Coliseum, Capri and Siena, Italy

Coliseum

One of the sights of Rome that should be visited when traveling or study trips through Italy is undoubtedly the Amphitheater Flavium. Even today, around 2,000 years after its completion, the oppressive aura of the Colosseum casts a spell over tourists. Over the course of 450 years, countless people and animals met violent deaths in the arena for the entertainment of free Romans. More than 5,000 animals were slaughtered at the one hundred-day opening celebrations in 80 AD alone. Initially staged sea battles were on the program, later mainly gladiator fights, animal and human chasing as well as executions of those sentenced to death dominated.

The architecture of the amphitheater

The ancient Colosseum held a good 50,000 spectators who reached their seats via 80 entrances. Four of them were available to the Roman elite such as priestesses, senators and the incumbent emperor. The elliptical arena is 188 meters long and 155 meters wide. Its total circumference is 527 and its height is 48 meters. On hot days, a retractable awning provided shade, which was operated by Roman sailors. At first it was structurally feasible to flood the Colosseum to re-enact naval battles. This option was later given up in favor of a sophisticated system for the quick conversion of decorations and stage sets.

Use then and now

After the ban on gladiator fights by Emperor Constantine and the Roman population decline in the 5th and 6th centuries, the Colosseum lost its importance. Destruction from earthquakes and wars accelerated its decline. From then on, the building served as living space for the poor and a quarry for buildings by ruling Romans. This only came to an end when, in the middle of the 18th century, Pope Benedict XIV proclaimed the Colosseum to be the martyr’s place of slain Christians and ordered the building to be preserved. A Way of the Cross with the Pope has been celebrated on Good Fridays since the mid-1960s. It has served as a memorial against the execution of the death penalty worldwide since 1999.

Capri

The approximately 10 kmĀ² island in the Gulf of Naples is a popular travel destination. Myth, location, climate and the legendary hospitality of the Caprese all contribute to this. Capri has lived from tourism since the 19th century. The island belongs to the Campania region with the center Naples and has two lively centers with Capri and Anacapri. The traveler finds ideal weather in the months of May, June, September and October. Then the temperatures are around 25 degrees Celsius.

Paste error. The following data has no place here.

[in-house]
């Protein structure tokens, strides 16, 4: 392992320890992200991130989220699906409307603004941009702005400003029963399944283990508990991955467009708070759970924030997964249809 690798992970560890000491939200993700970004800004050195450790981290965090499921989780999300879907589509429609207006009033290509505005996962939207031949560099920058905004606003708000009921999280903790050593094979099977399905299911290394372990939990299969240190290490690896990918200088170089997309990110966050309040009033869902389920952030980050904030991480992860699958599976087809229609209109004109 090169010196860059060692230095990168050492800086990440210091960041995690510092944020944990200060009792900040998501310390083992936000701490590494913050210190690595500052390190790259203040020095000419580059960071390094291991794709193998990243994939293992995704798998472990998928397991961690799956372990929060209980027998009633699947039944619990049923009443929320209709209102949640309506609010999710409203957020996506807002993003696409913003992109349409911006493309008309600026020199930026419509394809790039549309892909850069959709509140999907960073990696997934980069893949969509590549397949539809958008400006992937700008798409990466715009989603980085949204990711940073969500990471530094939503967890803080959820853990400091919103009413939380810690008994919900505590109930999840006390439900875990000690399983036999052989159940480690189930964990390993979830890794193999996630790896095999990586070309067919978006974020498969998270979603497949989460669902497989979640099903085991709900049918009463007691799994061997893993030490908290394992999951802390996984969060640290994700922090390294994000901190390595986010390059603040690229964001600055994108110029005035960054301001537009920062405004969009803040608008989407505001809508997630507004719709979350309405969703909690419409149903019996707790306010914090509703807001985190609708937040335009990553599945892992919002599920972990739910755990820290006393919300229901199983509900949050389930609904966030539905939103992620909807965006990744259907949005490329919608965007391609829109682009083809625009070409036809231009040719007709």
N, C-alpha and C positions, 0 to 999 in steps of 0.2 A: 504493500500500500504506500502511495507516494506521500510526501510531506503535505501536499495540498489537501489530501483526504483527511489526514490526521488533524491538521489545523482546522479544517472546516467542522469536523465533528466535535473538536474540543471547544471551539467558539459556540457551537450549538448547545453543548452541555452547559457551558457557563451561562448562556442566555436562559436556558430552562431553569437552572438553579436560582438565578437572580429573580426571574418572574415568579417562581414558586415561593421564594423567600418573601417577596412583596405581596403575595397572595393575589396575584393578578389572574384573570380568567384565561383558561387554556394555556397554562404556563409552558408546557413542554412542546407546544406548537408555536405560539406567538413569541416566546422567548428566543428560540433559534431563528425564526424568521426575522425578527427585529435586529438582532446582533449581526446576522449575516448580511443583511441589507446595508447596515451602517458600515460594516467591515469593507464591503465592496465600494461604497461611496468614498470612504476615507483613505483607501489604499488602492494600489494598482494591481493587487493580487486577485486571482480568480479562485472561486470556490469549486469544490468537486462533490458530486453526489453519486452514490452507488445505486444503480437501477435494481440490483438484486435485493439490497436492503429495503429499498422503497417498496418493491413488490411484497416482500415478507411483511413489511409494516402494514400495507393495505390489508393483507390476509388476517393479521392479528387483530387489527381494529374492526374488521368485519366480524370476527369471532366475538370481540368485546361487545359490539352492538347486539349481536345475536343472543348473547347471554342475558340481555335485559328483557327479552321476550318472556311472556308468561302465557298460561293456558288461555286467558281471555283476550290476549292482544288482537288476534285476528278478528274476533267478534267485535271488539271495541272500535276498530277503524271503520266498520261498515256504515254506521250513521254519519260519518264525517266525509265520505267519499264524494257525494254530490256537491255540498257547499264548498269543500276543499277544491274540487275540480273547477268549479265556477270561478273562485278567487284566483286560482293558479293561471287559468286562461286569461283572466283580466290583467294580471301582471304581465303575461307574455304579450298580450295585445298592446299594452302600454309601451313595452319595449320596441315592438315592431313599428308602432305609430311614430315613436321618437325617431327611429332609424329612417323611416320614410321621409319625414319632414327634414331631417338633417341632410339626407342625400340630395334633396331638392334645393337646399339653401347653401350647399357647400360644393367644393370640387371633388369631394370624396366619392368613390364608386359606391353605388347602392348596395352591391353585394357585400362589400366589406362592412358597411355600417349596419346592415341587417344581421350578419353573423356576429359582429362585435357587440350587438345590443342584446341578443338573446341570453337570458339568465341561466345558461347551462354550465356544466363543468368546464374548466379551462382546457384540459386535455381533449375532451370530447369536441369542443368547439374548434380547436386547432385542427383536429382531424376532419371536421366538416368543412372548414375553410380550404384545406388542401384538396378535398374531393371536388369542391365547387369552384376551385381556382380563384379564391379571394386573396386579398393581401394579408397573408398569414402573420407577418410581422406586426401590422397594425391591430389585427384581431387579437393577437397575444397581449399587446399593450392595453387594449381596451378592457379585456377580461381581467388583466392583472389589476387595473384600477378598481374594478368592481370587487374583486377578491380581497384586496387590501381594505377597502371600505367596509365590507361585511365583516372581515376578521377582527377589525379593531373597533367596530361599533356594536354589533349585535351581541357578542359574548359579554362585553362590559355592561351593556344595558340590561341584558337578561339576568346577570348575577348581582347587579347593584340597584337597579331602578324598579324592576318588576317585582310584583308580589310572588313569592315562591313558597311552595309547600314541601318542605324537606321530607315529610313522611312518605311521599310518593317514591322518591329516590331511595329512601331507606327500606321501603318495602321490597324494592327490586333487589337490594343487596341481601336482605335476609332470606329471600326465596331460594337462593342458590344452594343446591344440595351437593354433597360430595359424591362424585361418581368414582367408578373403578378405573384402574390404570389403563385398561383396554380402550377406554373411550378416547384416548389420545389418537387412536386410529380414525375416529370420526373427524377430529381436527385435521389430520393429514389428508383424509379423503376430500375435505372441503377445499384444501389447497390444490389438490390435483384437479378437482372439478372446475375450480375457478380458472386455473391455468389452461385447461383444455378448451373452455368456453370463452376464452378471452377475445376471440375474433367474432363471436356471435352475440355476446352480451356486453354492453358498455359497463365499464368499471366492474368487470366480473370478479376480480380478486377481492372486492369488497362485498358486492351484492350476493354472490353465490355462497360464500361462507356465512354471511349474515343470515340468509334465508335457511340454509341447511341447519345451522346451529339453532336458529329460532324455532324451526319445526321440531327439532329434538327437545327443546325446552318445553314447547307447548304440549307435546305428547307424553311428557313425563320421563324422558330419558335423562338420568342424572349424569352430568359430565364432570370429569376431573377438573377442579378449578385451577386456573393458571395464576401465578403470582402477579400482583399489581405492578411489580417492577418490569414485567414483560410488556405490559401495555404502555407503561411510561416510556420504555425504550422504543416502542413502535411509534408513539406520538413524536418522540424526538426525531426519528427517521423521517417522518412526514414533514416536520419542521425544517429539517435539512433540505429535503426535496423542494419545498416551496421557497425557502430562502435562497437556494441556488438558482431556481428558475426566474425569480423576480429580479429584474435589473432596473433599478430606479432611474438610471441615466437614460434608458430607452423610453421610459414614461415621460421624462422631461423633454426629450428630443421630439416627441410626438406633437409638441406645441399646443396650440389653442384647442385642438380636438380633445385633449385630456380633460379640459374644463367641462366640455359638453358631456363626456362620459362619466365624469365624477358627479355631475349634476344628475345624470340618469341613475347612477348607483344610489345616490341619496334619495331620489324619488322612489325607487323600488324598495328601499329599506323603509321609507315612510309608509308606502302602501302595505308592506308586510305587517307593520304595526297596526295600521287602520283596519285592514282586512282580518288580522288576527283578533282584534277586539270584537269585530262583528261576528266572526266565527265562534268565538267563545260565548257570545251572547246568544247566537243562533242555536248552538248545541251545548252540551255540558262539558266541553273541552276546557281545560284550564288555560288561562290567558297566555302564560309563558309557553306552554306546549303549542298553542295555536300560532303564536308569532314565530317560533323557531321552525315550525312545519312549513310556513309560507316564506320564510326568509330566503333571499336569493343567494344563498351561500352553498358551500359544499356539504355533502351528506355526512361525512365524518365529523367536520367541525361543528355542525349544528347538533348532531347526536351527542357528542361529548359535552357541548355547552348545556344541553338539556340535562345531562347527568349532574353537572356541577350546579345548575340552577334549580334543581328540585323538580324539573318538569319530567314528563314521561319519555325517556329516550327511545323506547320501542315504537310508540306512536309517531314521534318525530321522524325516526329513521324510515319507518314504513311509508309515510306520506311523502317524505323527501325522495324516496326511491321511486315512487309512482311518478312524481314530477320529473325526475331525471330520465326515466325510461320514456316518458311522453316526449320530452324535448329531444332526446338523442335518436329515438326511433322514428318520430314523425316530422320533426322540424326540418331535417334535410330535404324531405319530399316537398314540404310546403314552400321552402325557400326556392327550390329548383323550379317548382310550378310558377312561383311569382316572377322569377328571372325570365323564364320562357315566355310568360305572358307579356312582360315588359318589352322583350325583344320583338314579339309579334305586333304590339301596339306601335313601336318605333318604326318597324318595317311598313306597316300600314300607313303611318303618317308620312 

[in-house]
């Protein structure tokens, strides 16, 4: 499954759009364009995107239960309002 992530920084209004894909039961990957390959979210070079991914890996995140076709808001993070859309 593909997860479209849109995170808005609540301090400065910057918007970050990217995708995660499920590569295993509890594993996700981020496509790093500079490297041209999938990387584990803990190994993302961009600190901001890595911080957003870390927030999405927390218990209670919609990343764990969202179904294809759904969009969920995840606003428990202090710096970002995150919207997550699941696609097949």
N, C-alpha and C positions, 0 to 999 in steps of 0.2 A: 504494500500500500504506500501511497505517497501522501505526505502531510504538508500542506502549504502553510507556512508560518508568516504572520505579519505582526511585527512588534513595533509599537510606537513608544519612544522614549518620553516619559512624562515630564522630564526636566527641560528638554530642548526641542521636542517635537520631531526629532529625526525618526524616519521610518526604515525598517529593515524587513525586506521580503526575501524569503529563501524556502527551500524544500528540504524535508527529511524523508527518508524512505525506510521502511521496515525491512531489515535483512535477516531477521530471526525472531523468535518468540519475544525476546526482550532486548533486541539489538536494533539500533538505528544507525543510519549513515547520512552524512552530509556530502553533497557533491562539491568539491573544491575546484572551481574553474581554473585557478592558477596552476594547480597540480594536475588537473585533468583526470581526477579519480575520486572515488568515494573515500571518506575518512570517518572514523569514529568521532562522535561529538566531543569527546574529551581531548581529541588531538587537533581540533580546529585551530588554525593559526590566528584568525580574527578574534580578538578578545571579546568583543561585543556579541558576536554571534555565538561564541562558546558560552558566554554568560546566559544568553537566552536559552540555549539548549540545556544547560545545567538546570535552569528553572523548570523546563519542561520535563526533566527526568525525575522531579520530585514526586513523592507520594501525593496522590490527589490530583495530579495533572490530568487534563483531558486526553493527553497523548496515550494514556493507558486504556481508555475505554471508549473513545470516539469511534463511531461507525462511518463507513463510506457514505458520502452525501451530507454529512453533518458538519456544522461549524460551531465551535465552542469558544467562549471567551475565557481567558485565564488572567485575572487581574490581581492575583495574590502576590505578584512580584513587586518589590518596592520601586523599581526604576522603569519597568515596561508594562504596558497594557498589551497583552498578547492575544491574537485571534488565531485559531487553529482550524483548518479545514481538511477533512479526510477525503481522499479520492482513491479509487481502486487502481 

Capri vacation begins in the port of Naples

You can travel to Capri by plane or train via Naples. The numerous ferries to Capri and the neighboring islands of Procida and Ischia start from there. The crossing takes between 40 and 75 minutes. An organized transfer includes the trip to the port of Naples, the crossing and onward transport to the chosen accommodation. Capri offers hotels and guest houses for every travel budget.

Discover Capri from the water

The perfect introduction to your stay in Capri is a boat tour. The tour starts at the Marina Grand and lasts two hours. Blue grotto, Faraglioni rocks, the serpentines of Via Krupp with the Augustus Garden, grottos and picturesque bays provide impulses for future excursions on foot. In addition to the cog railway (funicolare), public buses and nostalgic taxis, comfortably shod legs are required here. The most prominent square on the island is the Piazetta of Capri (Piazza Umberto Primo), accessible with the Funicolare.

Capri magic on famous tracks

The remains of Villa Jovis in the east of Capri are worth seeing. From here, Emperor Tiberius ruled the Roman Empire for eleven years. Villa San Michele in Anacapri has a beautiful interior and a magical garden. It belonged to the famous Swedish doctor Axel Munthe and houses the island’s art and antiques collection. San Michele is open year round and is a sought after venue. A chair lift runs from Anacapri to the Inselberg Monte Solaro (589 m).

Siena

The Italian city of Siena is always worth a visit. After all, the city of 55,000 in the heart of Tuscany, which is considered one of the most beautiful cities in Italy, has countless sights to offer. Even a short walk through the historic old town with its medieval charm, its many well-preserved historical buildings and narrow streets, which has been a UNESCO World Heritage Site since 1995, is an unforgettable experience. Here you cannot pass the Piazza del Campo, which is one of the most beautiful squares in the country. A historic horse race takes place here every year in the summer months.

Art and culture: Cathedral of Santa Maria and Siena Music Week

One of the most important landmarks of Siena is the impressive Cathedral of Santa Maria made of white and black marble. Numerous other small and large churches as well as the countless museums in the city attract countless visitors from home and abroad every day. The Santa Barbara Fortress is also one of the city’s most popular attractions. The University of Siena, founded in 1240, is one of the oldest universities in the country. The fact that Siena also has a lot of art to offer can be seen, for example, at the music week that takes place every year in July. The classical music festival continues to attract tens of thousands of music fans from all over the world.

Siena, Italy